(Neosho, MO) – Crowder College supported Youth Coding League teams in southwest Missouri in 2022 through funding received from the Catalyze grant in late 2021. The grant, “Creating Digital Pathways in the Rural Heartland,” allowed Crowder to earn $450,000 to develop digital talent in our region.
“The grant opportunity from Catalyze provided an opportunity to help develop in-demand digital skills in rural communities and schools throughout southwest Missouri,” stated Dr. Chett Daniel, Interim Vice President of Academic Affairs, Crowder. “Students in grades fifth through eighth are developing skills and confidence in software development, and Crowder is working to develop career pathways for students in a variety of jobs in the growing digital economy. It’s exciting to see so many area rural schools thriving with this grant opportunity.”
Funding allowed Crowder College to sponsor Youth Coding Leagues in the following schools while working with Codefi partners based in Cape Girardeau:
- Carthage Sixth Grade Center, Grades 5 and 6
- Cassville Intermediate, Grades 5 and 6
- Lamar West Elementary, Grades 5 and 6
- Liberal Elementary School, Grades 5 and 6
- Neosho Middle School, Grades 5 and 6
- Noel Elementary, Grades 5 and 6
- Web City Middle School, Grades 5 and 6
- Noel Junior High, Grades 7 and 8
- South Middle School, Grades 7 and 8
Fall 2022 Championship Winners
Liberal Elementary’s “Flying Owls Duo”, coded by Case and Hudson and coached by Jay Johnson, took home fifth place in the middle school division’s Community Favorite category. Coders won light panels.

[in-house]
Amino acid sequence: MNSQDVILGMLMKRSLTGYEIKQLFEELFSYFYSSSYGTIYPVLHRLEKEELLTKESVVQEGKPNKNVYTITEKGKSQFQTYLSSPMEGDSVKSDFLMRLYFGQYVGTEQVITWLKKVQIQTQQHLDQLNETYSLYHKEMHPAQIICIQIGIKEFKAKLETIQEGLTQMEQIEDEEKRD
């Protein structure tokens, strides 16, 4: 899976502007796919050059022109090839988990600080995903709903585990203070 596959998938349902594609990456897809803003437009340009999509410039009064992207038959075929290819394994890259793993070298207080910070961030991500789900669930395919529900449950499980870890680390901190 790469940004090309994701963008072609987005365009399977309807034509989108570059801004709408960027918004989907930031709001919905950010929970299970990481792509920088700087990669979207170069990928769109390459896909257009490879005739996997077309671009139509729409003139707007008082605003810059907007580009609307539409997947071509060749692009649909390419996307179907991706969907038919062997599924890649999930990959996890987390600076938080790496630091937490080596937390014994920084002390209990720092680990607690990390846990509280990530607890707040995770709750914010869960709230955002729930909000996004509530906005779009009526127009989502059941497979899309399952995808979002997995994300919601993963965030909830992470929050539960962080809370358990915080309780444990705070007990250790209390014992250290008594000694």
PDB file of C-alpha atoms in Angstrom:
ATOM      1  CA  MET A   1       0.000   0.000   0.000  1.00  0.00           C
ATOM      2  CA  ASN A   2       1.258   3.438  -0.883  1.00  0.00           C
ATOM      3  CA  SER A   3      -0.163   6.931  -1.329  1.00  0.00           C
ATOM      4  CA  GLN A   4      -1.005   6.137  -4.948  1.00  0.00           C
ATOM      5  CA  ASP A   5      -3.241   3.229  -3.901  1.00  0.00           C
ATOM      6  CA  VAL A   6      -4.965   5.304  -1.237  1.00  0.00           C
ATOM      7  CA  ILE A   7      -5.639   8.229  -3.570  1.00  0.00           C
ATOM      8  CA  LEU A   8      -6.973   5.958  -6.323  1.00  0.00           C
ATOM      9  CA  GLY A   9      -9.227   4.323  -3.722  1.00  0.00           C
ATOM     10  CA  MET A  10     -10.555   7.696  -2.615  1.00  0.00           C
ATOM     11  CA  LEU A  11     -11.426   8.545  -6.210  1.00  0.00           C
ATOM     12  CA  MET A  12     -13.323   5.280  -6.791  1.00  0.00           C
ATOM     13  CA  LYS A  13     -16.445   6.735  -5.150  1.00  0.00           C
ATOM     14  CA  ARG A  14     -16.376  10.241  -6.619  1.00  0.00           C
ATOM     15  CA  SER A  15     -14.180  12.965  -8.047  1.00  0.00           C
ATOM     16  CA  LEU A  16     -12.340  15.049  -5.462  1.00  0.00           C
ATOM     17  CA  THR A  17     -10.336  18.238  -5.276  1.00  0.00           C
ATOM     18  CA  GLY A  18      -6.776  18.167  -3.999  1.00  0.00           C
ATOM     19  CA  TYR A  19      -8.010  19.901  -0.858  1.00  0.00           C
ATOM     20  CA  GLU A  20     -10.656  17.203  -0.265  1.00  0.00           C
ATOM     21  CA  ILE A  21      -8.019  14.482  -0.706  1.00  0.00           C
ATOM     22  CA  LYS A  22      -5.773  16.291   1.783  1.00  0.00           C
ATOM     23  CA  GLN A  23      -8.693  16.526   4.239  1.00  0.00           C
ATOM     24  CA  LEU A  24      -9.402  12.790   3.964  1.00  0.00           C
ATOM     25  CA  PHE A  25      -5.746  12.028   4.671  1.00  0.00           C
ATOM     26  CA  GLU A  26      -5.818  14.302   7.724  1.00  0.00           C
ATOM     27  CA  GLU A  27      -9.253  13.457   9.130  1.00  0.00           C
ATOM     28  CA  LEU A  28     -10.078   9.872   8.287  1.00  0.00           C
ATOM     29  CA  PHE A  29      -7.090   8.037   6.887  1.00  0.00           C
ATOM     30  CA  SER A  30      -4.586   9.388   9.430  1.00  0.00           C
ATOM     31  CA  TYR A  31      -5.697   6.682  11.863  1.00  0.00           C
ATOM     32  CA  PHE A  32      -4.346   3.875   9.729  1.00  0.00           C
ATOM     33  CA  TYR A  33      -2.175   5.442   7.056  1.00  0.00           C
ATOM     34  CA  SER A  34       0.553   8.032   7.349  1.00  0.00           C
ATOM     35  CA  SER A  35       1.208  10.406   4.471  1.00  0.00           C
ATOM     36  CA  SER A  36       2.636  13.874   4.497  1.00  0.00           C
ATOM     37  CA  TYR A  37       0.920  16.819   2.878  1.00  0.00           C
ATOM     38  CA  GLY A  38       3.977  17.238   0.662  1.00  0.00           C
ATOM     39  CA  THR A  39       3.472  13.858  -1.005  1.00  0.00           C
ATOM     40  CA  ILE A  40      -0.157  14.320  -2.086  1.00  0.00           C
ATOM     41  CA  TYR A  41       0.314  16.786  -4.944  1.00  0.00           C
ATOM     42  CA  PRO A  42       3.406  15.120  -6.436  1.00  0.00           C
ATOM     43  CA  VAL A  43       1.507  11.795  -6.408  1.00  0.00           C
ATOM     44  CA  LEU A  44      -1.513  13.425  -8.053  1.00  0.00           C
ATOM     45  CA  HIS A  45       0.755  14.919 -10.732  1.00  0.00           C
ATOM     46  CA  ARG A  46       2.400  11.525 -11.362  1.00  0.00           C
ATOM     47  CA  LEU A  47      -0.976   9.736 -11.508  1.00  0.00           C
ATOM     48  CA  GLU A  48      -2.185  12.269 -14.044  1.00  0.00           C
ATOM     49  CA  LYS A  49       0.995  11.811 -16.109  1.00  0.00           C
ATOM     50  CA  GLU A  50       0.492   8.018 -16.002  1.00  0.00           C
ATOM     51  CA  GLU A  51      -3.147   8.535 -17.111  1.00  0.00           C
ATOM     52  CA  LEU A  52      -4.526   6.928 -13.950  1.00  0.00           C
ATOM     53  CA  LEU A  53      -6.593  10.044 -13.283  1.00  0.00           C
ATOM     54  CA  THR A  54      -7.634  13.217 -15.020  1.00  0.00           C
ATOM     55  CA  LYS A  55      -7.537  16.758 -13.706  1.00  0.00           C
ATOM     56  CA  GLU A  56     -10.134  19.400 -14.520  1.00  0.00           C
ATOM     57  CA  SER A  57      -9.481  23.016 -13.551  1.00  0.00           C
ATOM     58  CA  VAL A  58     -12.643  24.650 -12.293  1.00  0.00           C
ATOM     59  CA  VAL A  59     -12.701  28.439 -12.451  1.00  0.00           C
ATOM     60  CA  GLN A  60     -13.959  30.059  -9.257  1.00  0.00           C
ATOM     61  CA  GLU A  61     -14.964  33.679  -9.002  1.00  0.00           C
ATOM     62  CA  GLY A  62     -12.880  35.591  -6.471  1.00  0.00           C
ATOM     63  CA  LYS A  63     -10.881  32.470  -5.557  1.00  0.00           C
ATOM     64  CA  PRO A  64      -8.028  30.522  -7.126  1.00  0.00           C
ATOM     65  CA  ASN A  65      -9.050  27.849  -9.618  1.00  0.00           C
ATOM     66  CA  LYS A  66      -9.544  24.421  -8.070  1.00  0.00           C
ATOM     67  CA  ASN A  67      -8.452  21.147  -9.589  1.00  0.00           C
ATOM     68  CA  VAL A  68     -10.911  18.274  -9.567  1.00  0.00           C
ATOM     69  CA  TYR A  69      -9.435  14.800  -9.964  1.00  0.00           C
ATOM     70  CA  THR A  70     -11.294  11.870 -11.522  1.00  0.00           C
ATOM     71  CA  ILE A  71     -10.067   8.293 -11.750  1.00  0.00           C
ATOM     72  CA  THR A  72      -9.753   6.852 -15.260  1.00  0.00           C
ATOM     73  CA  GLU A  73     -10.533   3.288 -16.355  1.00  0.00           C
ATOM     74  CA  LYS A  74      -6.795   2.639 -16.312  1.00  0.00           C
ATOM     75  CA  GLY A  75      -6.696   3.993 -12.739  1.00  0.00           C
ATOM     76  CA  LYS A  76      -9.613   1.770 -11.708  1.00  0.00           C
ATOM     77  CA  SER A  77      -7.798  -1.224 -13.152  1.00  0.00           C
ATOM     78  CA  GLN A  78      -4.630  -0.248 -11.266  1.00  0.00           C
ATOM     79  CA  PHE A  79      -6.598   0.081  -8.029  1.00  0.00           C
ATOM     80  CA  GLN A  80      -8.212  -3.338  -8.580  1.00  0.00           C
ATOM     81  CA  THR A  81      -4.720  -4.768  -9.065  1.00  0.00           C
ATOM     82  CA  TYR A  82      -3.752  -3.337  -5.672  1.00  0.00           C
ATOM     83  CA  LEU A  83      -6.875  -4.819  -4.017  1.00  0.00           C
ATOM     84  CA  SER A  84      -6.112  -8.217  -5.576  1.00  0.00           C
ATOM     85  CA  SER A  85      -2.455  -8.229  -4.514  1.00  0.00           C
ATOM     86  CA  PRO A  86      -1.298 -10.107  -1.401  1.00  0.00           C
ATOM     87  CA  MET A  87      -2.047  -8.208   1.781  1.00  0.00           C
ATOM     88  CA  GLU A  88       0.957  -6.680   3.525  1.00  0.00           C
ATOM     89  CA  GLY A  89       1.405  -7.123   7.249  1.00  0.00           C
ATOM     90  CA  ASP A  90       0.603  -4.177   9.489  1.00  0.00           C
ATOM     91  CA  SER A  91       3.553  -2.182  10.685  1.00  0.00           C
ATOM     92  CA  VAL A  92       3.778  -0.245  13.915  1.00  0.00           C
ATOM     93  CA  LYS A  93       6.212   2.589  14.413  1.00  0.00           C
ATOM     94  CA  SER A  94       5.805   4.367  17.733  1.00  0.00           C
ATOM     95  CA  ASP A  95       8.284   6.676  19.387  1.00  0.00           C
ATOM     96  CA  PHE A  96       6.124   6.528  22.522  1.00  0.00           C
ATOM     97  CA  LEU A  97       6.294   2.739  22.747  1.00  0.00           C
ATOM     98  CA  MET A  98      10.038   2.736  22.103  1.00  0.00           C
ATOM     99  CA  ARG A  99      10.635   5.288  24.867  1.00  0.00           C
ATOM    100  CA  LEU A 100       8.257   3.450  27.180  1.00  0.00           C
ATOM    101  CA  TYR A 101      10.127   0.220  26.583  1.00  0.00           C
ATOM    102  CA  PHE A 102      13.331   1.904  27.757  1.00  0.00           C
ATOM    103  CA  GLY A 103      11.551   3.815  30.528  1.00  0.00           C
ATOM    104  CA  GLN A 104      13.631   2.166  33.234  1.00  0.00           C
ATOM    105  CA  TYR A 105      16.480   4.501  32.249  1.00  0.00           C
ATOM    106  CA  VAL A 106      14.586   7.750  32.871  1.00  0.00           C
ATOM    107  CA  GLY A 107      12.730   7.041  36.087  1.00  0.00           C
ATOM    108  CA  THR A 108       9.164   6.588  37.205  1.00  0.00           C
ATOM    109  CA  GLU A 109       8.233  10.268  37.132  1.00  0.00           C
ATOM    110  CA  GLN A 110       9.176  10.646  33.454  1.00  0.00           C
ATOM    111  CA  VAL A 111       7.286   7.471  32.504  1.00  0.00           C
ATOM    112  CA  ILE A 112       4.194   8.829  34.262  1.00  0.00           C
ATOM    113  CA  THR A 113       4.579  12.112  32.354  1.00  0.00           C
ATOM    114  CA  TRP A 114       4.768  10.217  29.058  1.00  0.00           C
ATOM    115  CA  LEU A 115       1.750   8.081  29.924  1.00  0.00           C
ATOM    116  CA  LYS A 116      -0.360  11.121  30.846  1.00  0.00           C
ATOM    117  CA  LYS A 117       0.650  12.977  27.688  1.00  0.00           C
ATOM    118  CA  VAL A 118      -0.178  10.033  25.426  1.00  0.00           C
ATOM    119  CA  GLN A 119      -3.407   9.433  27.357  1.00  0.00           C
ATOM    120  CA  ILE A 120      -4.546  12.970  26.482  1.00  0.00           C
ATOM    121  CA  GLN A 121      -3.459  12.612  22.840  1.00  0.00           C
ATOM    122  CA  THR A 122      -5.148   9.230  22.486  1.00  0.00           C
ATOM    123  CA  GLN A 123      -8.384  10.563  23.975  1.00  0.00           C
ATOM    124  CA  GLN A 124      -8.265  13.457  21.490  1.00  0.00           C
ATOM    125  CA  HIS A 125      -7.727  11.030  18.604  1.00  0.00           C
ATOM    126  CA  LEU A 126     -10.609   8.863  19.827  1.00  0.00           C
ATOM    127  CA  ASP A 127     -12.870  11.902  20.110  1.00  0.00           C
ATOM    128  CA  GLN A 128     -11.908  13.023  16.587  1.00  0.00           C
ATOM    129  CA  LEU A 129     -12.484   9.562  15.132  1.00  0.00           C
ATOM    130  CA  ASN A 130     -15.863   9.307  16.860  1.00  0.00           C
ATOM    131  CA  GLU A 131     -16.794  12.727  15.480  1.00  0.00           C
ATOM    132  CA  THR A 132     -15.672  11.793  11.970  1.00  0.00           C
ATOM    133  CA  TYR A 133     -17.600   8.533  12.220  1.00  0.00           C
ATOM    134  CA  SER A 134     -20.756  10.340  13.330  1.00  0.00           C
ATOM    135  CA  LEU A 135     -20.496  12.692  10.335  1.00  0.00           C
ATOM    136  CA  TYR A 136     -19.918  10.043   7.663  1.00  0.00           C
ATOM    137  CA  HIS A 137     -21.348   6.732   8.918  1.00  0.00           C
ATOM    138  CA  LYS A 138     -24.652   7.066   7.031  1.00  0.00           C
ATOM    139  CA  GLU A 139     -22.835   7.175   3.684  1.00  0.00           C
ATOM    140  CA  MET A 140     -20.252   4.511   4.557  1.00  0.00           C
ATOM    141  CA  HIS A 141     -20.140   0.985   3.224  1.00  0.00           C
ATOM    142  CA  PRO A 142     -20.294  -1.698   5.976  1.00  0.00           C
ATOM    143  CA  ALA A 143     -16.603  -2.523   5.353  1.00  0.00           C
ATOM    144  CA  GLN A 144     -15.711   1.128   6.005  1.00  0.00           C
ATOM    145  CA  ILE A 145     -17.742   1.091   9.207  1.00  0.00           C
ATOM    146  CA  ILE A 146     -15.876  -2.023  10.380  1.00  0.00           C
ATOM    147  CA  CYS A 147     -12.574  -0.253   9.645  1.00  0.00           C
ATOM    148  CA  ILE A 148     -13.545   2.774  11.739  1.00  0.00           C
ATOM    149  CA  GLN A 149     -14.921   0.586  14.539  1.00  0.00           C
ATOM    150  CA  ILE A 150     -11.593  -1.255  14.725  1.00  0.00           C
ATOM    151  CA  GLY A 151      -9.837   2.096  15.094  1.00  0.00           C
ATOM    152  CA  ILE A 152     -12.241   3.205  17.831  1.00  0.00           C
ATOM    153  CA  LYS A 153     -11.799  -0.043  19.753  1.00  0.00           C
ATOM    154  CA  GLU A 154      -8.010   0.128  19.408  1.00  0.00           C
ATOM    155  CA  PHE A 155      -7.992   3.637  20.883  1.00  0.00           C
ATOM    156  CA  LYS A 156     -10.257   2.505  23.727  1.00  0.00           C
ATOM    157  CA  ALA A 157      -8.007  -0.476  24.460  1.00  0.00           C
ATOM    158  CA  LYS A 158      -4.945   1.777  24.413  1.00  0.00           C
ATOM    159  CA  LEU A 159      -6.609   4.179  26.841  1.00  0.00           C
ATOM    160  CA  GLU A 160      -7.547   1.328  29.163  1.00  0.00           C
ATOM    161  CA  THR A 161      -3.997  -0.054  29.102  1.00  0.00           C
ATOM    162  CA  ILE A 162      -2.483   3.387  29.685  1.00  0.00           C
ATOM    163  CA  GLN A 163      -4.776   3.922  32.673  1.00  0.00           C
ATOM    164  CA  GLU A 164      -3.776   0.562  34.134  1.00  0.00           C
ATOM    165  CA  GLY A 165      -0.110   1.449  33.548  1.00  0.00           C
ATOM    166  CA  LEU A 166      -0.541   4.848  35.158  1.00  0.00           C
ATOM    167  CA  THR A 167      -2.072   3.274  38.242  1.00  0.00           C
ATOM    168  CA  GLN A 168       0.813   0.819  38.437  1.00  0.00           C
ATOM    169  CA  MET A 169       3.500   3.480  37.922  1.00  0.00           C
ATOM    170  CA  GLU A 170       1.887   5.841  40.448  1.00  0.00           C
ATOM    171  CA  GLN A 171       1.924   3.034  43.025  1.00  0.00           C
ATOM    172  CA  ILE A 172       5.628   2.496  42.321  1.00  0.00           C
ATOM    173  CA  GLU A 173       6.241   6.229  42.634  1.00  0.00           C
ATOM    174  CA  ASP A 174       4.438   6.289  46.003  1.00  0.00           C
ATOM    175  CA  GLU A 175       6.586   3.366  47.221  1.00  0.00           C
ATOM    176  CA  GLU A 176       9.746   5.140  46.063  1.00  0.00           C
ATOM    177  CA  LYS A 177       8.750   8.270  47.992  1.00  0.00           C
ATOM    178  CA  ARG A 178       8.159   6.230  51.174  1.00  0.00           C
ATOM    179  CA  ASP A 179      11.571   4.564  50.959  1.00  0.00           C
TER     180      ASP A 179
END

Cassville Intermediate’s “The Twisty Twisters”, coded by Reagan, Layla, and Bentley and coached by Michelle Harvey and Jamie Pearman, took home tenth place in the middle school division’s Community Favorite category. Coders won walkie talkies.
“This experience has been absolutely amazing for my students,” stated Jay Johnson, Liberal Middle School Coach. “The growth my students had in not only coding, but the confidence in their ability stood out to me. I am very proud of the accomplishments this season and look forward to next season already!”
“The Youth Coding League has been a great opportunity for Cassville students to learn to code and compete for prizes, said Jamie Pearman, Cassville Intermediate coach. “It has been a learning experience for me as well as the student coders, but it has been incredibly fun to bond with the coders and watch them grow throughout this competitive season. It was very exciting to find out that one of our groups placed 10th in the playoffs! I am proud of how hard our coders worked this season and am thankful for Crowder College for supporting our team!
Stacy Dohogne Lane, Director of Youth Coding League explains, “As STEM dominates the highest-paid careers in the fastest-growing industries, equipping students for this new frontier is a tall ask for schools that are already asked to do so much. We’ve worked to make bringing these future-ready skills to students attainable for schools, and our partnership with Crowder College has enabled us to work with more young coders through their funding of Youth Coding League teams in southern Missouri. We love seeing what students have learned and built this season, and can’t wait to see their skill sets strengthen this spring. Someday those new skill sets will have big impacts on their local communities, and we hope to support these young coders and their school communities for years to come as they develop and apply their knowledge in computer science and coding.”
Spots are available for Spring 2023 teams, which are fully supported by Crowder College. To find out more, please contact firstname.lastname@example.org.
About the Youth Coding League:
The Youth Coding League, operated by the Codefi Foundation on Rural Innovation, is a competitive, fully-packaged team sport designed to teach all middle school and junior high students how to code and set them on a path to the highest-paying occupations in the world. The Youth Coding League focuses on access, inclusion, and self-efficacy, and is built for schools and community organizations to introduce 5th-8th graders to computer science and coding.
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